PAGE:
Pi is an equation I learned somewhere along the mathematical education path long before grumpy old Mr. Collier in 8th Grade pre-algebra. Long before Mr. Mortensen's geometry class at Shelley High School. Its formula is burned into my brain, but in the last 20-ish years that I can think of, I haven't had to use it for anything. At least not directly.

There's all kinds of theory proven and otherwise about right-side and left-side brain activities. Do math-minded people write better novels? Do musicians program better software systems? If I make an amazing huckleberry pie, am I also disposed to write beautiful poetry?

The text for my Art 202: Drawing class at Weber State University was "Drawing on the Right Side of the Brain." The book remains one of my favorites to this day. Its theory is to engage the brain with a new perspective that opens up the ability to draw at a deeper state of creativity, even a subconscious level. I recommend it to every writer, poet, artist and math geek.

Because in the end, everything we do is all about perspective and the engagement of thought. Whether we are writing novels, designing bridges, practicing medicine or baking pies.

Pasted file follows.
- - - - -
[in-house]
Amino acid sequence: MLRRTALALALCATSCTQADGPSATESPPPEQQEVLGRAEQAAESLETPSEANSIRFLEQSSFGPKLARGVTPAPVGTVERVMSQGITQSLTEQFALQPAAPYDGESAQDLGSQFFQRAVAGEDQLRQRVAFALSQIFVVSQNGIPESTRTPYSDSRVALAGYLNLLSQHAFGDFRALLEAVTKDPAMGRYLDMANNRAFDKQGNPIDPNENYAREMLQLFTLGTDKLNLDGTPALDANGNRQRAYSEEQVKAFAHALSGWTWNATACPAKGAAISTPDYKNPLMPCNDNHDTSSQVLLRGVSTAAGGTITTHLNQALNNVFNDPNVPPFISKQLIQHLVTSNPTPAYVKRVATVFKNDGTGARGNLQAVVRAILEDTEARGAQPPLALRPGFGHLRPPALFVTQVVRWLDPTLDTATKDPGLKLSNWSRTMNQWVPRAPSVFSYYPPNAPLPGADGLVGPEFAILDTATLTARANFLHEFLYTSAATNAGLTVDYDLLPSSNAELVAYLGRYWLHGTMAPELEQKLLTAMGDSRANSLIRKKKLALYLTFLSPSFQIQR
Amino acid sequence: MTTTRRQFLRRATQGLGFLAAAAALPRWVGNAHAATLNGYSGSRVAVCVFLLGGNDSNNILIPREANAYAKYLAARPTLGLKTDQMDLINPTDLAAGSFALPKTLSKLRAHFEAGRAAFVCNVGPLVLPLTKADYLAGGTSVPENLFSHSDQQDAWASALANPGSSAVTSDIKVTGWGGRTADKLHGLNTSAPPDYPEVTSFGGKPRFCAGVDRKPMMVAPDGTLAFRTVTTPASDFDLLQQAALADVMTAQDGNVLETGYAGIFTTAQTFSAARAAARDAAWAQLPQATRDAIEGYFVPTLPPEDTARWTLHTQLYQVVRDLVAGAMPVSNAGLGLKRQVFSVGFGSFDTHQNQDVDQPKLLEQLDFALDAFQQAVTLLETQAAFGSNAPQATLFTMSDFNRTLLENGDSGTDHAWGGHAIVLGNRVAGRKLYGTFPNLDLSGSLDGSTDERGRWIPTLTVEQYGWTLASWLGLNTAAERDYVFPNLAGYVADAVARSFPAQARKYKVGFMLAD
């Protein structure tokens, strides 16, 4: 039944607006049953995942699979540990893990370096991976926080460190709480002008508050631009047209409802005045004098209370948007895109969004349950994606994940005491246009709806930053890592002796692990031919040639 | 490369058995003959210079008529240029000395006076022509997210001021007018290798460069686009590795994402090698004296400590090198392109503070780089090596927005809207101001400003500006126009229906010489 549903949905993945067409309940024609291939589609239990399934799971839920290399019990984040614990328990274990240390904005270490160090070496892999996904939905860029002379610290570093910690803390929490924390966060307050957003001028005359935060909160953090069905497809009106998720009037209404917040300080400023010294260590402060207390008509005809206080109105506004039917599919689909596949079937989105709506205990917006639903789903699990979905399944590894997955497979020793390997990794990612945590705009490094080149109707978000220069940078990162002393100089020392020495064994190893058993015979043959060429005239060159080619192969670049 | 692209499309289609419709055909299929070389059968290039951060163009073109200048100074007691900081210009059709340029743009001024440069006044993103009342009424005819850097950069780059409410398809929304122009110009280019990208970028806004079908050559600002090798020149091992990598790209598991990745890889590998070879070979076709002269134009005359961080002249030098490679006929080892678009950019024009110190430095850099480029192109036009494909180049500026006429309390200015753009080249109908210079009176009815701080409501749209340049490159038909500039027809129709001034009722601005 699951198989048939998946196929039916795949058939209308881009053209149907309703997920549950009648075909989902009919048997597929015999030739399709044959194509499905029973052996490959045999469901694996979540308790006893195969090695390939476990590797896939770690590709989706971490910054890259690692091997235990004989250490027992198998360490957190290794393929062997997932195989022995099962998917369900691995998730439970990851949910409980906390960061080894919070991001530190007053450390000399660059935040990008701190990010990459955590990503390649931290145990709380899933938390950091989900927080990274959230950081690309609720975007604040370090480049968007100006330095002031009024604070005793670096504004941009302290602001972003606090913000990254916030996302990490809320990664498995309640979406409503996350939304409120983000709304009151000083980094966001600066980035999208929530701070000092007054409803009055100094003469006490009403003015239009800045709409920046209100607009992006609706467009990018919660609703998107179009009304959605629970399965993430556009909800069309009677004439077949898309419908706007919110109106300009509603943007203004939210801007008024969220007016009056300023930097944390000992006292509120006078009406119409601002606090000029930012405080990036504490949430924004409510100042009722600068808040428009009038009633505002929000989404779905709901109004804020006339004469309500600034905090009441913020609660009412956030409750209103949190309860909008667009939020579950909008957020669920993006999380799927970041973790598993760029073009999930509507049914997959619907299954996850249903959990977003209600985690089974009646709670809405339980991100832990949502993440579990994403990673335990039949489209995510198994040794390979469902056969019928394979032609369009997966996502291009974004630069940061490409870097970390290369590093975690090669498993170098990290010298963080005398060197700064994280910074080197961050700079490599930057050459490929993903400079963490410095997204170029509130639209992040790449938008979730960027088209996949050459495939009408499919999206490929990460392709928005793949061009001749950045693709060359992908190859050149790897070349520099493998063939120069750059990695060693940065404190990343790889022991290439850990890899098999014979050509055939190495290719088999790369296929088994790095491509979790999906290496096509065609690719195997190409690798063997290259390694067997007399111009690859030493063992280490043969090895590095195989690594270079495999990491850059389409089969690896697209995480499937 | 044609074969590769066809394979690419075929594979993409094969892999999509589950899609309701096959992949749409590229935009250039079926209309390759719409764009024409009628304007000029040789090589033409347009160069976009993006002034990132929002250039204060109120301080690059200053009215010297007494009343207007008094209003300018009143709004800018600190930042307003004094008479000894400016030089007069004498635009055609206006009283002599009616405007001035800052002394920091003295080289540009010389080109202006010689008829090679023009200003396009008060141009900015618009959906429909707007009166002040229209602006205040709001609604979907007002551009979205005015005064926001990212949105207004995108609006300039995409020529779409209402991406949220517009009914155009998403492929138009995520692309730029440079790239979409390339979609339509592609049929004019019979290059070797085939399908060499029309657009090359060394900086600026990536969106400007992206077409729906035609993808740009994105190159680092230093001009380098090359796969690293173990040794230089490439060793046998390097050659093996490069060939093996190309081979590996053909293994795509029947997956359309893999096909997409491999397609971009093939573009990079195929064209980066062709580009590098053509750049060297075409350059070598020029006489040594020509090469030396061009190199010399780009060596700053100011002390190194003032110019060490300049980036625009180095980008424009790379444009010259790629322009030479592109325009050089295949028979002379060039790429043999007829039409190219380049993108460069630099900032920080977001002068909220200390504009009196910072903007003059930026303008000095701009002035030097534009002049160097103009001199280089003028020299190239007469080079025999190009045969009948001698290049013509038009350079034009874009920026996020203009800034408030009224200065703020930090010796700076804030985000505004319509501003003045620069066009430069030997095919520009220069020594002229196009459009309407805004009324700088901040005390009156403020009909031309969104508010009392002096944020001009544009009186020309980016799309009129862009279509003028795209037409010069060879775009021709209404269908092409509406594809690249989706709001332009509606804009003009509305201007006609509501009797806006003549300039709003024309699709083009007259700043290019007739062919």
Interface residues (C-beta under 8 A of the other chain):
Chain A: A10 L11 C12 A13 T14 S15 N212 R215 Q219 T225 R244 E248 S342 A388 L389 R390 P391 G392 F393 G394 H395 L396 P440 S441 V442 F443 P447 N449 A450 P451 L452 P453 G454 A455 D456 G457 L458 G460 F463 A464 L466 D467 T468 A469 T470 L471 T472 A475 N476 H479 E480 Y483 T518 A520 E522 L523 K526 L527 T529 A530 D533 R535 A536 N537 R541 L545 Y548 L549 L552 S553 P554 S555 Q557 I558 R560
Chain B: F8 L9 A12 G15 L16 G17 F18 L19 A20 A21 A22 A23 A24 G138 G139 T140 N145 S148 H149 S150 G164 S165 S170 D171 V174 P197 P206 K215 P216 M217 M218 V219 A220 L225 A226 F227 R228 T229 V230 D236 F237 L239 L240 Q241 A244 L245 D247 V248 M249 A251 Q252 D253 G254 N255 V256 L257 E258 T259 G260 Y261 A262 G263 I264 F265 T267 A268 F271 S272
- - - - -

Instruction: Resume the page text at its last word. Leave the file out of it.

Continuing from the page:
I baked two pies today. One blackberry and one huckleberry. In celebration of Pi Day.

3.14. Celebrate infinitely.


07 March 2010

writing rules

Elmore Leonard compiled his writing experience and wrote a list of rules for writers. His 2001 article in the NY Times: WRITERS ON WRITING; Easy on the Adverbs, Exclamation Points and Especially Hooptedoodle.

Inspired by Leonard's list, The Guardian recently collected writing rules from Diana Athill, Margaret Atwood, Roddy Doyle, Helen Dunmore, Geoff Dyer, Anne Enright, Richard Ford, Jonathan Franzen, Esther Freud, Neil Gaiman, David Hare, PD James, AL Kennedy, Hilary Mantel, Michael Moorcock, Michael Morpurgo, Andrew Motion, Joyce Carol Oates, Annie Proulx, Philip Pullman, Ian Rankin, Will Self, Helen Simpson, Zadie Smith, Colm Tóibín, Rose Tremain, Sarah Waters, Jeanette Winterson: Ten rules for writing fiction.

I love these. I love how conflicted the lists are. I love "Hooptedoodle." While I can't speak at the celebrity-level success as these authors, I do write. Here's some things I know. Also conflicted.